“It’s very easy to fall into the picture-perfect habits of being a student at Harding,” senior Kaleigh Evans said. “You go to Caring and Sharing and you see life there. You see people coming from all different phases of life, and you realize that everything is not picture-perfect … It’s going to show you the depth of White County in almost every facet.”
Evans served as this school year’s director of the children’s class during Caring and Sharing, a College Church of Christ outreach that serves families in White County on Mondays from 6-8 p.m. with dinner and devotionals.
“I can’t really put into words how much Caring and Sharing has shaped me into who I am,” Evans said. “It’s like there’s a part of my heart that was closed off until I fell into the arms of Caring and Sharing, and I just would be lost without (the kids).”
Dr. David Bangs, chair of graduate studies, said he and Dr. Eddie Cloer, professor of Bible, began Caring and Sharing approximately eight years ago. Bangs said the program began with several community members, including himself and Cloer, eating sandwiches and studying the Bible. According to Bangs, approximately 250 people currently attend Caring and Sharing, and approximately 200 baptisms have taken place as a result.
“(Caring and Sharing) provides an avenue for members of the church to make connections with people in the community and build relationships with people in the community to ultimately enable the church to truly teach in a one-to-one Bible study fashion,” Bangs said.
Sophomore Wesley Hargon, who became involved with the program last summer, said he has developed relationships with the children who attend through teaching Bible classes and being chased on the playground.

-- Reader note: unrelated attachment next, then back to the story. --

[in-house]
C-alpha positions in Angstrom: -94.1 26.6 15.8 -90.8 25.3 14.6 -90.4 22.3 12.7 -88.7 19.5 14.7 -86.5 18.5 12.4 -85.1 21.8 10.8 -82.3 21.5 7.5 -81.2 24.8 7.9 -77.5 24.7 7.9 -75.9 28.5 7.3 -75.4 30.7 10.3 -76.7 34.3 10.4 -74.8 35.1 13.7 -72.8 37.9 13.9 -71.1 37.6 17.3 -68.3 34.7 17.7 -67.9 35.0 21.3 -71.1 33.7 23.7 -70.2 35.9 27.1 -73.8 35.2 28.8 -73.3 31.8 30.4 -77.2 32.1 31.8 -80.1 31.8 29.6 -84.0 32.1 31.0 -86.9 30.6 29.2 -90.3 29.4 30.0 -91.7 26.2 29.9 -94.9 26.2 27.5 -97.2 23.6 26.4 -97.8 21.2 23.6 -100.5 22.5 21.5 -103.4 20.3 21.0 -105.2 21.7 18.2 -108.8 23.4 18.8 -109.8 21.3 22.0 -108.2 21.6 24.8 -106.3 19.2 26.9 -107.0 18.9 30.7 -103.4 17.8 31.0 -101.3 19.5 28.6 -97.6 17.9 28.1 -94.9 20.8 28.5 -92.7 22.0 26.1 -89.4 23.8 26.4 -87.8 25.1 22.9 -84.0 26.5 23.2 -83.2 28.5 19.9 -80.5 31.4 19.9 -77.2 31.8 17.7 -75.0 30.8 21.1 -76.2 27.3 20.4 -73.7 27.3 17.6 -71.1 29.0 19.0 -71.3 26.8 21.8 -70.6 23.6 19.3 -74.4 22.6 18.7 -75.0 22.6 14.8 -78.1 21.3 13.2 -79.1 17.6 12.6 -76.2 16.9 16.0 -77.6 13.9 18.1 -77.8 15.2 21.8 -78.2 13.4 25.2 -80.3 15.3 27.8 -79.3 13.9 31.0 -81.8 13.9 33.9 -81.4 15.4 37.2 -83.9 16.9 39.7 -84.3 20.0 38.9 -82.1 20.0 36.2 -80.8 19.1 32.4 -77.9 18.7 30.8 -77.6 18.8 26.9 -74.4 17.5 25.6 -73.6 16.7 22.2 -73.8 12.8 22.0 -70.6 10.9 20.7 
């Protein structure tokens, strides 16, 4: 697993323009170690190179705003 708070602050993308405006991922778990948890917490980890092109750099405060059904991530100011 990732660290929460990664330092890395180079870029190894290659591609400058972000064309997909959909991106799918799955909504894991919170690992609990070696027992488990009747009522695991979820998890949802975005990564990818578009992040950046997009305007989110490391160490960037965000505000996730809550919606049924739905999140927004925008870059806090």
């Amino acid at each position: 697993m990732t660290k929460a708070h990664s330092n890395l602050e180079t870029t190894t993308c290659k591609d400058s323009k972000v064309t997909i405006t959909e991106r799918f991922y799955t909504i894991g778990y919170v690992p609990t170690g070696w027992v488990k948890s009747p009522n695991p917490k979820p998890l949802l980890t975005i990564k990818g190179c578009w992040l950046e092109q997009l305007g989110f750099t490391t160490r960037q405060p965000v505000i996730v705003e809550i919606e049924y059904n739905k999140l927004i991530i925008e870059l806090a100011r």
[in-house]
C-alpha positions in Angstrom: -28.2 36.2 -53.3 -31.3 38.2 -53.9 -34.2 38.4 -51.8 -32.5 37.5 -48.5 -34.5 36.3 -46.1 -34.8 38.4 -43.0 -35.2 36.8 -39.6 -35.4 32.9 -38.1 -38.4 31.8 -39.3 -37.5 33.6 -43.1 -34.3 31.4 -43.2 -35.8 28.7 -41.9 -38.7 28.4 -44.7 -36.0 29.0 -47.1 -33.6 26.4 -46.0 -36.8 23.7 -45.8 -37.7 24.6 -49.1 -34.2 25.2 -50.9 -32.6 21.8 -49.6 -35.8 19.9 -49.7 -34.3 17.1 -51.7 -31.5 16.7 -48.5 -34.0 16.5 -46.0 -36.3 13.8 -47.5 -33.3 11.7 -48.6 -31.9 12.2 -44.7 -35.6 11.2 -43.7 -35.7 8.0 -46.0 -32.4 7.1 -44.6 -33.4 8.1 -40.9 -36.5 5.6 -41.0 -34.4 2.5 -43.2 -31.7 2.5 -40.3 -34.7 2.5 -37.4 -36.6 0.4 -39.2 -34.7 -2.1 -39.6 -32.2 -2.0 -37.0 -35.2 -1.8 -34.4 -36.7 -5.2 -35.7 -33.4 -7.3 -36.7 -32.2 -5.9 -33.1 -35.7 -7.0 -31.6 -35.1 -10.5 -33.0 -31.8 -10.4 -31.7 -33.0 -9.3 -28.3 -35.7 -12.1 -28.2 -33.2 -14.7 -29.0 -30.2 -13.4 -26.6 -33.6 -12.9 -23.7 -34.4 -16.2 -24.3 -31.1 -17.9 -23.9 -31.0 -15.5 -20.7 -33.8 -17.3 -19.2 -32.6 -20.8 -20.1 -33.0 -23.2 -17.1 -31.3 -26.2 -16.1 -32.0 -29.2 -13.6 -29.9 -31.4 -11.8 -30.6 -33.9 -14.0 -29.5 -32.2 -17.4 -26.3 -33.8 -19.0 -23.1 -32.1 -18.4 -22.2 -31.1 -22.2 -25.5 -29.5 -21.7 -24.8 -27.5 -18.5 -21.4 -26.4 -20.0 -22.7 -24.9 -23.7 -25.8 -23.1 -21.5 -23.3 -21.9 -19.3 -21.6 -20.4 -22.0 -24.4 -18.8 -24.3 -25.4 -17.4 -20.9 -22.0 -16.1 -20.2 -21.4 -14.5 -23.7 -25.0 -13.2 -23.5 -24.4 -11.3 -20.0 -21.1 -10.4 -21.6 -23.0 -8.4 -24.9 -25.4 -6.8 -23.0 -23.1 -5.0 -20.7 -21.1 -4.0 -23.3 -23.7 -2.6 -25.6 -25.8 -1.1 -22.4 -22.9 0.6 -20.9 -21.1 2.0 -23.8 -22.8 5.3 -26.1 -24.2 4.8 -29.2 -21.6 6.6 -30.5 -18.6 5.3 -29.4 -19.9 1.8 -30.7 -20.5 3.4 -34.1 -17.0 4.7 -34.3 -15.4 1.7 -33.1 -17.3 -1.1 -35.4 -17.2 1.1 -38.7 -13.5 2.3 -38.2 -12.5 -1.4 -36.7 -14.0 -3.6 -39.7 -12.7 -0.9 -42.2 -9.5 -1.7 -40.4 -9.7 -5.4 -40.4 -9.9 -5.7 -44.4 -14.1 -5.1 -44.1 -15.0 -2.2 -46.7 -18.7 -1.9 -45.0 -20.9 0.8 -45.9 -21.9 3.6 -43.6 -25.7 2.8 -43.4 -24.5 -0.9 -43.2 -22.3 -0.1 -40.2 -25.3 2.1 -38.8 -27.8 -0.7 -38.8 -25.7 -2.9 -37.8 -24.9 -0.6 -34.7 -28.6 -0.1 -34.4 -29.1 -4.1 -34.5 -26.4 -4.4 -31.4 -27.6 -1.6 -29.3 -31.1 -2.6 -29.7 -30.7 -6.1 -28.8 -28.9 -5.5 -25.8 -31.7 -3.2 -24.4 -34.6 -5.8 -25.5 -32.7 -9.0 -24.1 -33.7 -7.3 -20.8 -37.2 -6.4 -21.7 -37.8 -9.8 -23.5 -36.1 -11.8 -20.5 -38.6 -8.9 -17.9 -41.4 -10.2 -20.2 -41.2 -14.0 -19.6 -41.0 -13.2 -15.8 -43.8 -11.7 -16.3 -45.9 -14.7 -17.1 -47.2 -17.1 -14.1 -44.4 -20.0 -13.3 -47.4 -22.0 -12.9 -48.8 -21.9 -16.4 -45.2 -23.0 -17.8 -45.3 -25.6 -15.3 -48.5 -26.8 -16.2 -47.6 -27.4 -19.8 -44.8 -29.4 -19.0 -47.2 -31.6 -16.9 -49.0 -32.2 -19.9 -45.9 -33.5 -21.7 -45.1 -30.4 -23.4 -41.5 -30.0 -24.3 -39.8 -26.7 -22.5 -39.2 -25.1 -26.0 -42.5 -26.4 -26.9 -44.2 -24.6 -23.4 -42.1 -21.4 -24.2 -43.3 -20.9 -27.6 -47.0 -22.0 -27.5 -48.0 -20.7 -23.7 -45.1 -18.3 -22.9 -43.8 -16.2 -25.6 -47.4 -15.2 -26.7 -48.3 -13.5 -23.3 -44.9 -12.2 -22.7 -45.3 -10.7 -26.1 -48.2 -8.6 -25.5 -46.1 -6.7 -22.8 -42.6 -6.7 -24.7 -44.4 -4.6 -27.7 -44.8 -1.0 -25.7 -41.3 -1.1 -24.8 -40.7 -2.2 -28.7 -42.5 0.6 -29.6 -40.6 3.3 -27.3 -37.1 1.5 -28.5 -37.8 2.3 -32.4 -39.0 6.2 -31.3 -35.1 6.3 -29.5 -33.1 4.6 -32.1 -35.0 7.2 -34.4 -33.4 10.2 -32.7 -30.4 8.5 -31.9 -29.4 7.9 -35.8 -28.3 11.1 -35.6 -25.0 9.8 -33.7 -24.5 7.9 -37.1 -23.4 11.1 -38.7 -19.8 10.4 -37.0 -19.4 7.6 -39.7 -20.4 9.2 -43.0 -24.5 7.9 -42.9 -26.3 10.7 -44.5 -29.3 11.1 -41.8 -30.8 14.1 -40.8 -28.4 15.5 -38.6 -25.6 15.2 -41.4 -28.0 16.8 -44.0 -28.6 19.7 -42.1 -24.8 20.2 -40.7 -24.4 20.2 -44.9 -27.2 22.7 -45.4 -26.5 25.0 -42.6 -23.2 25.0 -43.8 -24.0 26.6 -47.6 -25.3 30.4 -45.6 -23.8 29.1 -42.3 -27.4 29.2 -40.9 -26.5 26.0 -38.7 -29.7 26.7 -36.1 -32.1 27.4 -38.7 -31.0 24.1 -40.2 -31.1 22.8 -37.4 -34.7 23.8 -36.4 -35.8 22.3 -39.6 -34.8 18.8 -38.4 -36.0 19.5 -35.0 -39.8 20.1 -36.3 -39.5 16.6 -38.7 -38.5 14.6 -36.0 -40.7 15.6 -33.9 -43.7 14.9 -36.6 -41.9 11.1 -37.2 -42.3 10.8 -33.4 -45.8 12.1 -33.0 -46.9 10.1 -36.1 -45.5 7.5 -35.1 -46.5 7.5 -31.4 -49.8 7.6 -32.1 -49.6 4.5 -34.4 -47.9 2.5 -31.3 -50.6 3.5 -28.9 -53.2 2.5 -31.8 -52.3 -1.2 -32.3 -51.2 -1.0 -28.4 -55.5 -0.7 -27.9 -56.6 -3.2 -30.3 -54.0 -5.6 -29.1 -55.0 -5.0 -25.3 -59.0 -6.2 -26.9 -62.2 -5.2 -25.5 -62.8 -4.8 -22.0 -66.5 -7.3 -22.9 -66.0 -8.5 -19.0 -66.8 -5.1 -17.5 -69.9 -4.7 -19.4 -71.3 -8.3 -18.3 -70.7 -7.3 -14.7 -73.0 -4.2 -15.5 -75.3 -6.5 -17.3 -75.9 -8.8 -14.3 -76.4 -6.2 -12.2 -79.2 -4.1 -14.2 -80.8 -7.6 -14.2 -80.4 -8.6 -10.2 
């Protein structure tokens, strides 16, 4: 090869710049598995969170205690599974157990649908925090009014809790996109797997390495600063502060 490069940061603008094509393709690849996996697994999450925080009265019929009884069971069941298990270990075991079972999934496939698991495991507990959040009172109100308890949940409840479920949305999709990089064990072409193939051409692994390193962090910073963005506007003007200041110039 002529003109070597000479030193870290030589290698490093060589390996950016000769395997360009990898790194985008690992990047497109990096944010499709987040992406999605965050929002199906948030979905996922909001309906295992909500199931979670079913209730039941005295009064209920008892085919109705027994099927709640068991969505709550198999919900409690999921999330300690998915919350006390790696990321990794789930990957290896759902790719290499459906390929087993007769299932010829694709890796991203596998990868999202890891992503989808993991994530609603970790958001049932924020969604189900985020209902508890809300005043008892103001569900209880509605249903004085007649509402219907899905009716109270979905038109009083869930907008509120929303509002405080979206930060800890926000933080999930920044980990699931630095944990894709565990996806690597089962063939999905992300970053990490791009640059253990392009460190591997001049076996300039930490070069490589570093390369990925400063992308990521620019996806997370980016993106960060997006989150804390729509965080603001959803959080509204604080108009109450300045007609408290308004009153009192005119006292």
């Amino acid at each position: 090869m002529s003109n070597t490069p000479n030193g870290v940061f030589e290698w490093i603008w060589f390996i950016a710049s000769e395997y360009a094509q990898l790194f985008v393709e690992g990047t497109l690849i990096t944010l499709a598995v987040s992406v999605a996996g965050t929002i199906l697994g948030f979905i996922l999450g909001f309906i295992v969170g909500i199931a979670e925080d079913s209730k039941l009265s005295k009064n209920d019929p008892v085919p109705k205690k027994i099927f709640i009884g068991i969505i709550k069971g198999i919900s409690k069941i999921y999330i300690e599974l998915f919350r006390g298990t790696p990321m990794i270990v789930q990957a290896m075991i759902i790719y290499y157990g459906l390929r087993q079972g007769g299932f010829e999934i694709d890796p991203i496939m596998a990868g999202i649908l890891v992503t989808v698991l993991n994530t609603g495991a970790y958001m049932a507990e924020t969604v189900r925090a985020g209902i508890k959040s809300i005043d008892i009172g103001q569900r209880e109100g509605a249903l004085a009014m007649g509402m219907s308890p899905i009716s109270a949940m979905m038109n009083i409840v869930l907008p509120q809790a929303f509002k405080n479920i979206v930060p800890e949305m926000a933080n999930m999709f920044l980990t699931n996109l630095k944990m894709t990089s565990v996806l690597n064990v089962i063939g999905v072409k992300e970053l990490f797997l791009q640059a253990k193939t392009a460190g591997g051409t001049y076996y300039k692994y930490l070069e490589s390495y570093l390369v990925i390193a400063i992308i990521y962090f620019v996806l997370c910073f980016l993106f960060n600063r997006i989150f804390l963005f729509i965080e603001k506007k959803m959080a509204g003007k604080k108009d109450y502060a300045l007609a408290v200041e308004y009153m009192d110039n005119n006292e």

“I feel like (the kids) can relate with me because they just think I’m a big kid,” Hargon said. “(I want to) share with them what it means to be a follower of Christ and be a good example in their lives because many of these kids don’t have that good example.”
Sophomore Caylee Hope volunteers regularly at Caring and Sharing and runs the nursery. She said she first started working with the program when she stayed in Searcy last summer and has developed close relationships with the children who attend.
“There’s one boy there who — every time (they get a dessert after dinner) — he always wraps it up and says he’s going to give it to his mother,” Hope said. “That’s the sweetest thing I’ve ever seen.”
Hope said most student volunteers come once or twice during the year without returning, and she said this hinders connections between students and the children in the community.
“I’ve learned that a lot of people, when they go to Caring and Sharing, think you have to fit it in into your schedule, (and it seems like) a large chunk of your evening,” Hope said. “If you just plan for it and make it part of your routine, then it becomes the easiest thing in the world.”
Hope and Hargon said they plan to co-lead the children’s Caring and Sharing classes in the fall, but volunteers are needed during the summer.
“There’s some kids that go through some crazy stuff that you wouldn’t believe,” sophomore Wesley Hargon said. “I think that’s a good reason why we’re there (at Caring and Sharing) — to just help them out for a little bit — even if it is just for one day and just two hours at a time.”